A demigod is a hero, born of one god and one mortal parent. A demigod is between mortal and immortal, and therefore able to perform super-human feats but aren’t immortal (unless transformed into a god). They have the benefit of being able to travel between realms; which is off-limits to all but psychopomps, messenger gods, and mortals who have recently died. Some demigods, such as Hercules, had their own temples and many were worshiped as champions of the people – more approachable than gods.

Demigods, and their cult followings, are very similar to how today we sacrifice a great deal of time, money, and attention in tribute to super hero characters. They inspire the best (and worst) in us, live among us, and champion us, but aren’t totally human.

Reader Question #2: How do you start believing when you don’t (even if you know it would be good for you)?

Dear readers, a reminder: Helleneste kai Grammateus is open to questions. To take advantage of this, please read the Site Policy and complete the Ask a Question form. As always, this is a free service, but if you wish to help support this blog, I greately appreciate donations.

This comment came in response to a previous article, Why believe in divinity if you can’t prove it’s real?

One slight problem: if you know you’re just deluding yourself in order to live longer and healthier, how do you even believe? For those that aren’t, the fact that being religious is correlated to better health is of no significance. -Quintin

Continue reading

Reader Question #1: Is it morally wrong to break with my parents’ religion?

As previously announced, I’ve decided to take interesting comments, questions, and topics posted to Helleneste kai Grammateus and answer them in longer articles. You can take advantage of my offer after reading the Site Policy and completing the Ask a Question form. As always, this is a free service, but if you wish to help support this blog, you can make a donation.

Below is the first question that set me off doing this. It was a comment in reply to article on How to Find Your Patron Goddess or God, and it’s a really important one.

I’m a Catholic and I have been drawn too this religion, I’m not sure what it is but I love the gods but I will feel terrible for leaving my religion, I’m barely a teenager but like I said its like I’m being drawn too this, and I have been searching this stuff all day and it just feels right somehow I’m confused, would it be bad for me too leave my religion behind and start again??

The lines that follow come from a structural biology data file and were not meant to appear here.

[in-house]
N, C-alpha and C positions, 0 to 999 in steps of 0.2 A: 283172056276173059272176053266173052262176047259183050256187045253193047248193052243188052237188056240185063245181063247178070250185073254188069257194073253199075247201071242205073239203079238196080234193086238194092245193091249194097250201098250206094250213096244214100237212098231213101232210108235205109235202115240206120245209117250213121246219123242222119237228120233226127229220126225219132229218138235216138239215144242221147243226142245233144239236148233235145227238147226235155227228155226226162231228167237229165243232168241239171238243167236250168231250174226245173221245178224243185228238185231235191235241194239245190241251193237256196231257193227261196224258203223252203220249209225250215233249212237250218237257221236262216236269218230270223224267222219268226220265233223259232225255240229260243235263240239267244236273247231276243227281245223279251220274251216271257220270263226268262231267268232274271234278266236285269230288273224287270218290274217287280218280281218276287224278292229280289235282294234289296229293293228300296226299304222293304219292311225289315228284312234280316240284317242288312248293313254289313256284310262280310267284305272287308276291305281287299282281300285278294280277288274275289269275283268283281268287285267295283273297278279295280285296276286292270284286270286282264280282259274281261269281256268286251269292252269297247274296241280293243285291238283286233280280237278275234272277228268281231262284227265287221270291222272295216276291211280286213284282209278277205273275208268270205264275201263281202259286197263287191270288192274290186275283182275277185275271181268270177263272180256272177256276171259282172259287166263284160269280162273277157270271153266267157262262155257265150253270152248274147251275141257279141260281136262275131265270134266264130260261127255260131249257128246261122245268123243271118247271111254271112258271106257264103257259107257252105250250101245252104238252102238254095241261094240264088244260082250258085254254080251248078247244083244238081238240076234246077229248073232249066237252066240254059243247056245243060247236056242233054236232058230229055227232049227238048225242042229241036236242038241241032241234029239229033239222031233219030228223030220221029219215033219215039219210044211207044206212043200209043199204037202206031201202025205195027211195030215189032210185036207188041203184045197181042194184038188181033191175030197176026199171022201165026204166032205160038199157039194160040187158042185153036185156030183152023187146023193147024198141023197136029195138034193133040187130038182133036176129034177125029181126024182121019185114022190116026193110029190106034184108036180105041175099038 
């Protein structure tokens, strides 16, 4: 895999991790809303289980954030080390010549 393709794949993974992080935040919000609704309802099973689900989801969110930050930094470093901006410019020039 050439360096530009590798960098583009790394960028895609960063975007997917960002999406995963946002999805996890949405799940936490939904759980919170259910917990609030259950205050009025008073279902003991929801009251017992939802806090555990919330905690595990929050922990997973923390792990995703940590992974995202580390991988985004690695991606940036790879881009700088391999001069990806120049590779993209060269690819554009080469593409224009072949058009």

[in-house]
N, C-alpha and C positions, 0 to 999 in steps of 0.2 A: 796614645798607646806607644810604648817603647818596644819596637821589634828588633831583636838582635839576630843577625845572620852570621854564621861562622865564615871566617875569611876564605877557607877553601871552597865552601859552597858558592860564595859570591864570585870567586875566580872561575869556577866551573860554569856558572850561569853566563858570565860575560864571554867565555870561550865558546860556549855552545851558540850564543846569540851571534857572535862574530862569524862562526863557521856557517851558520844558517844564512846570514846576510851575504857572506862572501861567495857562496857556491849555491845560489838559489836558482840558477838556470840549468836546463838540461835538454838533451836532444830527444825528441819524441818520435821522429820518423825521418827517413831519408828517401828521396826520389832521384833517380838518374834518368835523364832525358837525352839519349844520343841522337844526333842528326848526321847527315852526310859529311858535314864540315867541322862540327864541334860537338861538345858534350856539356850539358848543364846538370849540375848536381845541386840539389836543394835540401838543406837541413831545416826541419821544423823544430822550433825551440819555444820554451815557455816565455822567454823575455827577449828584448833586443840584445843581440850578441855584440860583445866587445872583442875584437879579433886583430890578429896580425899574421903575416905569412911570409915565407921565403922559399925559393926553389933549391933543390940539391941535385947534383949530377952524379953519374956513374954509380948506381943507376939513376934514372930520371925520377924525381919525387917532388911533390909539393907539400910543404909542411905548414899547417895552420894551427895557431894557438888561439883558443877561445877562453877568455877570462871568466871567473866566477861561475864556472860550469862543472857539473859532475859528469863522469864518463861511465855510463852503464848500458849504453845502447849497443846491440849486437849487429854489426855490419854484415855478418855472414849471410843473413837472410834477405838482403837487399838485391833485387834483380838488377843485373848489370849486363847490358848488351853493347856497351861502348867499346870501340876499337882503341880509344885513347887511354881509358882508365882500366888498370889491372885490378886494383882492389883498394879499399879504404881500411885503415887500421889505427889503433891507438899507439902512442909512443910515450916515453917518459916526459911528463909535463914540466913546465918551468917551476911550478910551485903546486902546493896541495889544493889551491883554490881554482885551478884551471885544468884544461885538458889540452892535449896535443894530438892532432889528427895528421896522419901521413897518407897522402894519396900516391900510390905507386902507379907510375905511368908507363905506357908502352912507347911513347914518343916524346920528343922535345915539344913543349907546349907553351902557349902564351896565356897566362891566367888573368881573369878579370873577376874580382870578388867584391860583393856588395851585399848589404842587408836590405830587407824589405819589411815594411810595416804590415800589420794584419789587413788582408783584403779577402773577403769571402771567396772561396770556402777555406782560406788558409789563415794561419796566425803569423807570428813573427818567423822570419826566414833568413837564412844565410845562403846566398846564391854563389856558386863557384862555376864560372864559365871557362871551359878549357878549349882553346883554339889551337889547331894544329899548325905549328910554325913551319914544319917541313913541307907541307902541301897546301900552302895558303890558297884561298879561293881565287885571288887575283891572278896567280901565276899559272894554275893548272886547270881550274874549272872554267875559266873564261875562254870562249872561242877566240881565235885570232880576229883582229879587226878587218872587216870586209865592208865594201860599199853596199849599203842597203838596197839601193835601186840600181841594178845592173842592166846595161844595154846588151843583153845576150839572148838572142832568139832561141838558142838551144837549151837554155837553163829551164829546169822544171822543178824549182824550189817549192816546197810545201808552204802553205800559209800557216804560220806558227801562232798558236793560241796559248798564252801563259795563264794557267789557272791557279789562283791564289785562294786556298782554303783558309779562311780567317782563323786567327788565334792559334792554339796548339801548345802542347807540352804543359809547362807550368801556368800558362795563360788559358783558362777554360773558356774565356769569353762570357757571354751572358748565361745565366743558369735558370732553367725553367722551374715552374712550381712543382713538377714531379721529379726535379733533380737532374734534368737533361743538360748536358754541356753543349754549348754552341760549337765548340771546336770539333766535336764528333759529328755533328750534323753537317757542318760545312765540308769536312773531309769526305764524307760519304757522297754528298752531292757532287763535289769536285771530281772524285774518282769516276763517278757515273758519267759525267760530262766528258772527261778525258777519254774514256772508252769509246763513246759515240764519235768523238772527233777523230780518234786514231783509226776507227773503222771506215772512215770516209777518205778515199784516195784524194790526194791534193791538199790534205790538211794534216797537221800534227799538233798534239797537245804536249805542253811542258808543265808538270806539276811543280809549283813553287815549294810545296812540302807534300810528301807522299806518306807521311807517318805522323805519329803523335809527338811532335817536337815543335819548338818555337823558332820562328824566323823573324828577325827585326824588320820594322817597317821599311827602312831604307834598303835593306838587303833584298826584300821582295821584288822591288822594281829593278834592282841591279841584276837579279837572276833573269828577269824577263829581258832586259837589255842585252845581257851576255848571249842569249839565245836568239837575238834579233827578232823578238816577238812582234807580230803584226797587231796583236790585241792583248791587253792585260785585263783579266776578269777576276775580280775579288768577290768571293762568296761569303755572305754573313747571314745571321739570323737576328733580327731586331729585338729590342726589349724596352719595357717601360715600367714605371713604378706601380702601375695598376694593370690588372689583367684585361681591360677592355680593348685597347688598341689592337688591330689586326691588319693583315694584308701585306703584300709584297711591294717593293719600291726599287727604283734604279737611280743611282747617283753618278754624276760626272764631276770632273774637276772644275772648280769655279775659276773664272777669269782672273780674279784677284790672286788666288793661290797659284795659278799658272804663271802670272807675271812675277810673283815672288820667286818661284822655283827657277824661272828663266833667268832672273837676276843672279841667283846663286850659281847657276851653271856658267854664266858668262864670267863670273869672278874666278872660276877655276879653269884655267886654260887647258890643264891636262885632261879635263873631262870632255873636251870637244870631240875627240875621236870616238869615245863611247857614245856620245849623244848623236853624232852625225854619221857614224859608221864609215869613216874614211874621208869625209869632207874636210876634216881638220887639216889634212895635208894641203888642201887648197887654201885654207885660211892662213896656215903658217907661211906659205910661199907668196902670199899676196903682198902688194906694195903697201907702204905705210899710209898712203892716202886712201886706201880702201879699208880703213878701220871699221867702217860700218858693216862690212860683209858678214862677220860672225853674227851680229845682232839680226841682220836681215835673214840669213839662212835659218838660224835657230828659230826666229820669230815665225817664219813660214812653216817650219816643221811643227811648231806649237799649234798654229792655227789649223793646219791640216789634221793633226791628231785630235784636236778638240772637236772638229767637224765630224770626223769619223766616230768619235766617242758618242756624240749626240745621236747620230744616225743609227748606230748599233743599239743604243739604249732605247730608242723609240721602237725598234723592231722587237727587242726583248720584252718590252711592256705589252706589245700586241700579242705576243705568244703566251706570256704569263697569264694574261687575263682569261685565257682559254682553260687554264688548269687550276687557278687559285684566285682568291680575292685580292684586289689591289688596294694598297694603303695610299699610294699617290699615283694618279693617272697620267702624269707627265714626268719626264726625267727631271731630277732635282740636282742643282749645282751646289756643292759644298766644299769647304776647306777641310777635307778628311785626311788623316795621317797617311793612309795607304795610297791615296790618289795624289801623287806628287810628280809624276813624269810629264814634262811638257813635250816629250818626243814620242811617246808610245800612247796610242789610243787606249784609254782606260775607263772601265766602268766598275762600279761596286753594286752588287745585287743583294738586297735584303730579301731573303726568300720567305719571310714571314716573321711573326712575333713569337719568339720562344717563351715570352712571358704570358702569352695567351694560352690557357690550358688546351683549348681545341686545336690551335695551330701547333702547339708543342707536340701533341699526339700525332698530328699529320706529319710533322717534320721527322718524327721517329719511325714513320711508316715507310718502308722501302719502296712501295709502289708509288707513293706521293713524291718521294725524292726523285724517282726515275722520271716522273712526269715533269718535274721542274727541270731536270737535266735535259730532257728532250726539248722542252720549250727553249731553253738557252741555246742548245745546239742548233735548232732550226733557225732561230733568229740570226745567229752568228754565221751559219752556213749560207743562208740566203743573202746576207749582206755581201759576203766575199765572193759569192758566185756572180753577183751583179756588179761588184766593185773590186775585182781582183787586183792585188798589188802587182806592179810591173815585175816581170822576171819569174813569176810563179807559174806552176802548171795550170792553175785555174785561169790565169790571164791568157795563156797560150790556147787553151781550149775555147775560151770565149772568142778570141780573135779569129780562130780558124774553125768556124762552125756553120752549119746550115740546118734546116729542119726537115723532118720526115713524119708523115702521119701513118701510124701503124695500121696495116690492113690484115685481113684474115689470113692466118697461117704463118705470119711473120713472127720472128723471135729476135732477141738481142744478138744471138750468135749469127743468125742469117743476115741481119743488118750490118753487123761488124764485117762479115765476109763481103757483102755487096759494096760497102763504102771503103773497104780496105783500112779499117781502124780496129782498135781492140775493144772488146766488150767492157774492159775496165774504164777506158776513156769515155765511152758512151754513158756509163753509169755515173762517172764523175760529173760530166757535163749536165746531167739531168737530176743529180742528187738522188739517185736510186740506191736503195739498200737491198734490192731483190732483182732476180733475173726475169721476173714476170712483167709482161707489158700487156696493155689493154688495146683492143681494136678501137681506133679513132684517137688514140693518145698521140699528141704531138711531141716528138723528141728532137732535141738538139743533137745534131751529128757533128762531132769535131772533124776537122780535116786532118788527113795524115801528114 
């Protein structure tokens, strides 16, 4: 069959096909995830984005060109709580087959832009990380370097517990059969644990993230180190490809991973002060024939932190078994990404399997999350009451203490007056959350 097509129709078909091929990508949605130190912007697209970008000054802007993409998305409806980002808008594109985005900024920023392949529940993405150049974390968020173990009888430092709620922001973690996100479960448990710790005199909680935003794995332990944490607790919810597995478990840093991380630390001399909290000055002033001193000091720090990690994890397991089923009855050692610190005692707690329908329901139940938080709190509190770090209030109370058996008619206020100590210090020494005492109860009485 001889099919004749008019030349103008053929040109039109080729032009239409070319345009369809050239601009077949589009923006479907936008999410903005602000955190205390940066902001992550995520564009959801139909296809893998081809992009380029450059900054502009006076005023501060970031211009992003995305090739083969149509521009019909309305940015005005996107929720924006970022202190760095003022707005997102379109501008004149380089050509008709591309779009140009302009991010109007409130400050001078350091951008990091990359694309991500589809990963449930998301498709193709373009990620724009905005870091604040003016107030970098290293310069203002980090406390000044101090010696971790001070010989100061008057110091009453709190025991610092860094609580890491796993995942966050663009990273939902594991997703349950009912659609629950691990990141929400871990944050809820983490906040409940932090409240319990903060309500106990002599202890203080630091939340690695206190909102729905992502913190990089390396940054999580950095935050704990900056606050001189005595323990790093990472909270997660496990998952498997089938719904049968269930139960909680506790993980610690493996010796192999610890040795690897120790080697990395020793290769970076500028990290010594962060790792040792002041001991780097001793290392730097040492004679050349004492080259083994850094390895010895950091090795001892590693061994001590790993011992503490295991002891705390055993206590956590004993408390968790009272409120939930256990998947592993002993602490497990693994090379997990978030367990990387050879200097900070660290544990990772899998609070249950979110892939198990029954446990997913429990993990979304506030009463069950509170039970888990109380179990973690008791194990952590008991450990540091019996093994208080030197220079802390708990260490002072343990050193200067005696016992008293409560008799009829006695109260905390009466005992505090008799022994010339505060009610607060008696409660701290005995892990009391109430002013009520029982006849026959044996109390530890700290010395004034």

Continue reading

The Status of Helleneste kai Grammateus


As  you know, I stepped down from the officer role of Grammateus (Secretary) of Hellenion in order to focus on my graduate studies, and consequently, had stopped updating Helleneste kai Grammateus as regularly as I liked. Part of the problem was that I ran out of a lot of the easy ideas to write about and wasn’t sure what you all wanted to discuss. That said, I check in now and again and recently found some really interesting comments that inspired in me some epic blog-length replies. So I asked myself, “Self, wouldn’t these make great blog posts on their own?” and I answered, “Self, I’m sure other people beyond the LWs would be interested in these replies. Why don’t we look into not only posting them as new articles, but making this cool thing happen more often?” I agreed, and so the meeting was adjourned and I set myself to work on updates, while sipping cool cup of cold-pressed coffee, of course.

Therefore, I’m hereby opening the blog to suggested topics, questions, or problems relating to modern Hellenic Polytheism, methods for reconstructing and modernizing ancient religions, and religion/spirituality/philosophy questions in general. To take advantage of this, click here to find the Ask a Question Form.

Coupled with that, I developed a Site Policy and a Support and Donate page.*